Attention-Deficit-Hyperactivity-Disorder (ADHD) is yet another co-occurring diagnosis with autism. When one considers the constant triggering of the sympathetic nervous system and the upheaval that results in high levels of anxiety, it seems logical that ADHD is part of the landscape for a child diagnosed with autism. The demands of joining a confusing, fast-paced world often outweigh the child’s psychological resources. In my experience, nearly every child diagnosed with autism usually receives an additional diagnosis of ADHD or is mis-diagnosed with ADHD instead of autism. I believe that the reason for this is that the intellectual intensity and the inability to tolerate negative emotions creates a constant triggering of the sympathetic nervous system (“fight-flight-freeze”) which makes the child appear to have severe impairments in the areas of impulse control and self-regulation.
A final problem that often plagues the child with autism are issues with sleep (Durand, 2014). Trouble falling asleep, sleeping too much, as well as insomnia are all characteristics of those diagnosed with autism. Sleep problems affect the mental and emotional functioning of the child as well as academic performance and overall coping skills (Staples & Bates, 2011). From a family perspective, sleep problems of the child with autism can create stress on the family system and the bed time routine is often a major problem area that is mentioned during the initial counseling intake session.
What Does All This Mean?
This information has several implications for families with a child with autism. First, parents should not feel shocked when they discover that their child has something else going on in addition to autism. For whatever reason, the rate of a co-occurring disability is high, and knowing this can help parents be prepared to find coping skills and strategies to keep stress at a minimum. Second, investigating the co-occurring disability and finding effective treatment will be helpful to lessen the effects of stress and anxiety on the child and everyone involved. Third, routine and structure as well as building relationship are of utmost importance. It is hard enough to parent a child with autism but for those parents who have a child with autism and a co-occurring disability, it is an overwhelming task. However, creating routine and structure with a clearly defined system of rewards and consequences, in addition to making time for play and relationship minimizes stress and allows the child to stay on track developmentally.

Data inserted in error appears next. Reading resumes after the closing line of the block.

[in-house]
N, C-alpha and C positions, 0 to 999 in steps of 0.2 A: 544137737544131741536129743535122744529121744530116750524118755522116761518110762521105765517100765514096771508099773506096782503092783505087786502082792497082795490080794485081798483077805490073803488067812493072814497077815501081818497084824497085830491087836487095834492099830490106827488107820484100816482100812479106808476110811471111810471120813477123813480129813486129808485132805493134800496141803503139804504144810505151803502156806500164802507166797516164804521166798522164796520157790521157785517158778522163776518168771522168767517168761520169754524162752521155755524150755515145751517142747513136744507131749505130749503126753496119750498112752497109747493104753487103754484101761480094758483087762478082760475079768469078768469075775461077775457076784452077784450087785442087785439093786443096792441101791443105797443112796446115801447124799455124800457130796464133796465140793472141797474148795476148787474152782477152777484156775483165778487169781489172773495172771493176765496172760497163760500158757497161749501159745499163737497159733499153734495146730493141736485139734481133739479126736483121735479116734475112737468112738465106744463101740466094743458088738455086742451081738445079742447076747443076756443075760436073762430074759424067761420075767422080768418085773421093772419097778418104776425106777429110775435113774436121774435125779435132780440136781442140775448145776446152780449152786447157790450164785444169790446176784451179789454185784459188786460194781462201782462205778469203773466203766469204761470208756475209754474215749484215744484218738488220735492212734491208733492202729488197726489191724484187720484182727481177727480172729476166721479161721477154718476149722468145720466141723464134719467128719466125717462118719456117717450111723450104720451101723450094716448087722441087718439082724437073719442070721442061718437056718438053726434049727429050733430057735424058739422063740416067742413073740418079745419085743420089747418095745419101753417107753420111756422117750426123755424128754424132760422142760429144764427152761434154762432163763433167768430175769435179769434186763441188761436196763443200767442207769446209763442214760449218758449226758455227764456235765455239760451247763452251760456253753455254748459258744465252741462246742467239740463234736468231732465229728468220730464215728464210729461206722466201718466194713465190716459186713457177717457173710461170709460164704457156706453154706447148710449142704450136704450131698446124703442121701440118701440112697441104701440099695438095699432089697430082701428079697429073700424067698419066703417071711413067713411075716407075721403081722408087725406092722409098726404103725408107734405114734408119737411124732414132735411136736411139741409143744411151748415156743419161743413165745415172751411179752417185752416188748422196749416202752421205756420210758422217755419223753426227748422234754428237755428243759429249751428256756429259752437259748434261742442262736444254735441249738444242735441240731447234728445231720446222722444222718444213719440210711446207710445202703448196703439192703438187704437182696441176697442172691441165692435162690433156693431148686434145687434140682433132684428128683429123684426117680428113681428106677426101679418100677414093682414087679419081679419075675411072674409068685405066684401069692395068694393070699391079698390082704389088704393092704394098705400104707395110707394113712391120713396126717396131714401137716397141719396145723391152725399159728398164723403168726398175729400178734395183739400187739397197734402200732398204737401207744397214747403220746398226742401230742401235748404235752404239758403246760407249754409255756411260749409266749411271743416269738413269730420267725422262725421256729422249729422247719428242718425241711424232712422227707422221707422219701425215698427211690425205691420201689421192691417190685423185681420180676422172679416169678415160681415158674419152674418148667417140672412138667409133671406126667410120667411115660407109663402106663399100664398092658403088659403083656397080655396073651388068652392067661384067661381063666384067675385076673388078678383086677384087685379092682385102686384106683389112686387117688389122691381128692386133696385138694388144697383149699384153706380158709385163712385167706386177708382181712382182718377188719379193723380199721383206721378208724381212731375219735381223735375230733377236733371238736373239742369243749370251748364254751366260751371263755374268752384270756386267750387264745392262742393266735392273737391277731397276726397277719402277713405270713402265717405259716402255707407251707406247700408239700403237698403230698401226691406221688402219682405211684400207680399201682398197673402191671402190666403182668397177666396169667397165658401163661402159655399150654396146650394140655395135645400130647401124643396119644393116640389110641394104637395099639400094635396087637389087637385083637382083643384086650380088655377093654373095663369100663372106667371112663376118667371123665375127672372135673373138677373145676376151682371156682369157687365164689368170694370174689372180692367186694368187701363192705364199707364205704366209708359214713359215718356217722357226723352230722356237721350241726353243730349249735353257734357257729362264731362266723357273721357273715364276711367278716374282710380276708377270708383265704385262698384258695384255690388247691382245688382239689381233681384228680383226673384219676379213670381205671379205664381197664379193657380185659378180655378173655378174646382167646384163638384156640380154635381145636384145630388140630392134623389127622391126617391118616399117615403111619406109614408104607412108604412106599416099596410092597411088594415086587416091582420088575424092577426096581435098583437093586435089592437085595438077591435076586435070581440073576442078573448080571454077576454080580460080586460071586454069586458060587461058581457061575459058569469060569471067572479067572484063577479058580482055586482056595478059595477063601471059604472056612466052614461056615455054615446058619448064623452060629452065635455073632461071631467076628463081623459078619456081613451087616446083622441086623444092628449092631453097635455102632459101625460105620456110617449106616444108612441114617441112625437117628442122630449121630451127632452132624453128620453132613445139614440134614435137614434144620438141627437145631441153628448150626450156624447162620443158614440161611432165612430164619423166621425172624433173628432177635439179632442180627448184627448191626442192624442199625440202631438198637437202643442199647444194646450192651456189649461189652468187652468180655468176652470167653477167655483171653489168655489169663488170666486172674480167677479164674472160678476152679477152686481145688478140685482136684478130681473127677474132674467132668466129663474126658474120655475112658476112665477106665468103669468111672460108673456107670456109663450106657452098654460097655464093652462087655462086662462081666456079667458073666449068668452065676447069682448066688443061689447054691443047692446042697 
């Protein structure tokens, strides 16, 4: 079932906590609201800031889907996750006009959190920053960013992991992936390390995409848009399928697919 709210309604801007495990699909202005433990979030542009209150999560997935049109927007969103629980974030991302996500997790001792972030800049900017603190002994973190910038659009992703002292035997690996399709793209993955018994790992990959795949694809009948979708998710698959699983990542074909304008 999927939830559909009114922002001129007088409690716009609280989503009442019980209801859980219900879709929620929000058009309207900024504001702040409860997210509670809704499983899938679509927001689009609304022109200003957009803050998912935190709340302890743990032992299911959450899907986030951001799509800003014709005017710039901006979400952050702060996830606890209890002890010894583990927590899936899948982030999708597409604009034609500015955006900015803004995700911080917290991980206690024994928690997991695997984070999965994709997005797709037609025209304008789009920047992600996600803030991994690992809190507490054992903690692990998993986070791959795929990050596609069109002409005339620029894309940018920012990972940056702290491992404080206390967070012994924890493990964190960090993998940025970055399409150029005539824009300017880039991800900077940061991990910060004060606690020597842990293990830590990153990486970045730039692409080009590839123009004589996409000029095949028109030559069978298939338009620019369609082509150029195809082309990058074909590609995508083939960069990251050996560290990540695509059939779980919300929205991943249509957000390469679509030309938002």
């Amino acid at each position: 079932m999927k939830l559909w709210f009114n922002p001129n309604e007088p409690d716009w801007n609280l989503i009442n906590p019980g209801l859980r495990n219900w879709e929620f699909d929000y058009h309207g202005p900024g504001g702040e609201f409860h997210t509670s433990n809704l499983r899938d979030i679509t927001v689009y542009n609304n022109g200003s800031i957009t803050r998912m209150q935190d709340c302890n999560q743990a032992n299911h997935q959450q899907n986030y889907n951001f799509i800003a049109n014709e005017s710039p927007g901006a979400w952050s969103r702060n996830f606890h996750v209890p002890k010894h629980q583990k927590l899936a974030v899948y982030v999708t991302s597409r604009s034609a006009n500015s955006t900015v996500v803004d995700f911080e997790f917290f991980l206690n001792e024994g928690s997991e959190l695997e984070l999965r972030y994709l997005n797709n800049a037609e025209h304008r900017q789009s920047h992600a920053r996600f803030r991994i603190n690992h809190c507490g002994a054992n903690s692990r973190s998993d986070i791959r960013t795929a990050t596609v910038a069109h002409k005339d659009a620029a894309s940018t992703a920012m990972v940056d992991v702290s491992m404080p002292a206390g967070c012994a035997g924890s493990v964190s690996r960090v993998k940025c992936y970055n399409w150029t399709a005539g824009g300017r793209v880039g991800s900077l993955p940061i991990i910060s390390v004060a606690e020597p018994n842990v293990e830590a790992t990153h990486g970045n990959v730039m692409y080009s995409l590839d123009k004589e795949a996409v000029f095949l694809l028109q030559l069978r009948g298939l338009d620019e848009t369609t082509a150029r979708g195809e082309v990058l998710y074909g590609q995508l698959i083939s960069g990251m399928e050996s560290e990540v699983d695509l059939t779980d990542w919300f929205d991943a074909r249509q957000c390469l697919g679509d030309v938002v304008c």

The Role of Counseling Children with Autism and a Co-Occurring Disability
Counseling for children with autism who have a co-occurring disability has many benefits. Learning to put feelings and thoughts into words, developing a sense of self-understanding and self-worth, as well as learning coping techniques to deal with stress are just a few of the benefits. Play therapy and relationship-based therapy provides the child with an affirming environment wherein the child uses play to express thoughts and feelings which helps manage stress and anxiety. Play therapy can be tailored to address a specific problem such as low self-worth or anxiety, and it can be taught to parents in family therapy sessions so that they can take the techniques and implement those in the home environment. Play helps build self-worth and create a sense of identity and self-understanding.